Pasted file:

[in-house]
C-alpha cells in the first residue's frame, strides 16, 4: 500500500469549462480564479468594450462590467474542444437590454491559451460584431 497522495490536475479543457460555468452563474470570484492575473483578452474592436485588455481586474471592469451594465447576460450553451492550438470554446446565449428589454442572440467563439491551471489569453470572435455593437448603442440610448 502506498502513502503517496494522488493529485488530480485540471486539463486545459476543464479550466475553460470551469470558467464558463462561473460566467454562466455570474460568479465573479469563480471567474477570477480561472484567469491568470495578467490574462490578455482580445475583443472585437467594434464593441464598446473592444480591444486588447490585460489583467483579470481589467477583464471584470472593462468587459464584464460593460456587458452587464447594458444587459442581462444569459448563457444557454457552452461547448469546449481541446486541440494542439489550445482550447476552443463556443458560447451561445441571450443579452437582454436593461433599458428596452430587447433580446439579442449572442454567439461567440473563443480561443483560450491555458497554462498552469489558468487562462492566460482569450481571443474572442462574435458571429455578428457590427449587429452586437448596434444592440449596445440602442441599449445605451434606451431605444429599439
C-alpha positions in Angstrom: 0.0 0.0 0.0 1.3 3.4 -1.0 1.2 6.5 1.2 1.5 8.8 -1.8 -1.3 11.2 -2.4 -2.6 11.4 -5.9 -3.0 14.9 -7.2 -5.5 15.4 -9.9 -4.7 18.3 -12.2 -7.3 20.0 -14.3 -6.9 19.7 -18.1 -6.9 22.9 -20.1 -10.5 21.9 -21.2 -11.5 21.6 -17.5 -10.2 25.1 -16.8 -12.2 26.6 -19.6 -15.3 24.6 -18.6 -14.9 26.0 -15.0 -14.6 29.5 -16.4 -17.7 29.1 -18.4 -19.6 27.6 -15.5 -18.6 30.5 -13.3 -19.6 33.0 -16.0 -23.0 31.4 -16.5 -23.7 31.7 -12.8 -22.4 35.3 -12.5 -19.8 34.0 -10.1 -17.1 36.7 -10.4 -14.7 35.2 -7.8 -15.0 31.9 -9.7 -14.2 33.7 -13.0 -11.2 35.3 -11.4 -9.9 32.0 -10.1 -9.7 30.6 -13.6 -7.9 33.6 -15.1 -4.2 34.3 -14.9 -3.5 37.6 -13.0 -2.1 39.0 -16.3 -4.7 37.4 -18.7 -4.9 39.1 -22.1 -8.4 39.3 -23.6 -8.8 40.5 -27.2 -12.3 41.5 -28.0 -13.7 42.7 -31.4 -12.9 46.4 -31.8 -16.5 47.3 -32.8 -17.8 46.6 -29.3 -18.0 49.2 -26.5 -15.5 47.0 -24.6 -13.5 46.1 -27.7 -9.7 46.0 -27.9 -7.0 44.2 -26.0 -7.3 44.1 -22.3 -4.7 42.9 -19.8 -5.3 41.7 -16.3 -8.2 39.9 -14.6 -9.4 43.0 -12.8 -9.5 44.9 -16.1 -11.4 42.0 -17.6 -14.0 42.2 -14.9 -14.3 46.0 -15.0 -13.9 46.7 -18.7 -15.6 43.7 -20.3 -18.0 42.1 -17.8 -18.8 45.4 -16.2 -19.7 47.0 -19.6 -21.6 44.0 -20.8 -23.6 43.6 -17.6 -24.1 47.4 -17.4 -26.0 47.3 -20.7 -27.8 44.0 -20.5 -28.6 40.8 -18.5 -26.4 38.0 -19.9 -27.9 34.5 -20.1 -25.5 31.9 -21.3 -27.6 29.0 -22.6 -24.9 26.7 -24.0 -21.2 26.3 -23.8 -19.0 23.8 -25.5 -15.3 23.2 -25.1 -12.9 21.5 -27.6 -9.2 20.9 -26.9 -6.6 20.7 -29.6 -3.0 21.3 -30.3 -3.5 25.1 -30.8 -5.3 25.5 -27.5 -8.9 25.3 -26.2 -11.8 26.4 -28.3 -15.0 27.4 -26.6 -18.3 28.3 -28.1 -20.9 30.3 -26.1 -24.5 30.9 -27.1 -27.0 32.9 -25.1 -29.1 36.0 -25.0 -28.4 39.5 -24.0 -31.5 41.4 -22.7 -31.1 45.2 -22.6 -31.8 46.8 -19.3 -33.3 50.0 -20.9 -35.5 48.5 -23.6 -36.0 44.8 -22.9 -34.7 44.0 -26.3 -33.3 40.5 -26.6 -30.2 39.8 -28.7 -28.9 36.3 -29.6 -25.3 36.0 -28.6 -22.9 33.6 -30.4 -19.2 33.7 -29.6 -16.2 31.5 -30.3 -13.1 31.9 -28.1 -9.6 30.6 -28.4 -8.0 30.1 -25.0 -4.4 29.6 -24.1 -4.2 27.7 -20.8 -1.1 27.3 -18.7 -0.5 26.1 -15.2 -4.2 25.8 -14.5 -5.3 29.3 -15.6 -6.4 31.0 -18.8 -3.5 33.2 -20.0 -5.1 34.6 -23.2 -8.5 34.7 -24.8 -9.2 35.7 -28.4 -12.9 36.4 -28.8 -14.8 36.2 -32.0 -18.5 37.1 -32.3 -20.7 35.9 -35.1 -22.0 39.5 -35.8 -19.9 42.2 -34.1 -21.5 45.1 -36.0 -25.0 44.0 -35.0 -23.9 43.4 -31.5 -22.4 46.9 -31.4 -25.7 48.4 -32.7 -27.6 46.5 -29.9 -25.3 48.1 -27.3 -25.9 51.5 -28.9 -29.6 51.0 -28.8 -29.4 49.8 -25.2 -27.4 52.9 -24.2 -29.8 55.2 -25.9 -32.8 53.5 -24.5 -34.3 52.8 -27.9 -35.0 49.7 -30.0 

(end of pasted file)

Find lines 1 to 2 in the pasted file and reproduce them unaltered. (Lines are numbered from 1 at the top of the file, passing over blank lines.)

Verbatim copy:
[in-house]
C-alpha cells in the first residue's frame, strides 16, 4: 500500500469549462480564479468594450462590467474542444437590454491559451460584431 497522495490536475479543457460555468452563474470570484492575473483578452474592436485588455481586474471592469451594465447576460450553451492550438470554446446565449428589454442572440467563439491551471489569453470572435455593437448603442440610448 502506498502513502503517496494522488493529485488530480485540471486539463486545459476543464479550466475553460470551469470558467464558463462561473460566467454562466455570474460568479465573479469563480471567474477570477480561472484567469491568470495578467490574462490578455482580445475583443472585437467594434464593441464598446473592444480591444486588447490585460489583467483579470481589467477583464471584470472593462468587459464584464460593460456587458452587464447594458444587459442581462444569459448563457444557454457552452461547448469546449481541446486541440494542439489550445482550447476552443463556443458560447451561445441571450443579452437582454436593461433599458428596452430587447433580446439579442449572442454567439461567440473563443480561443483560450491555458497554462498552469489558468487562462492566460482569450481571443474572442462574435458571429455578428457590427449587429452586437448596434444592440449596445440602442441599449445605451434606451431605444429599439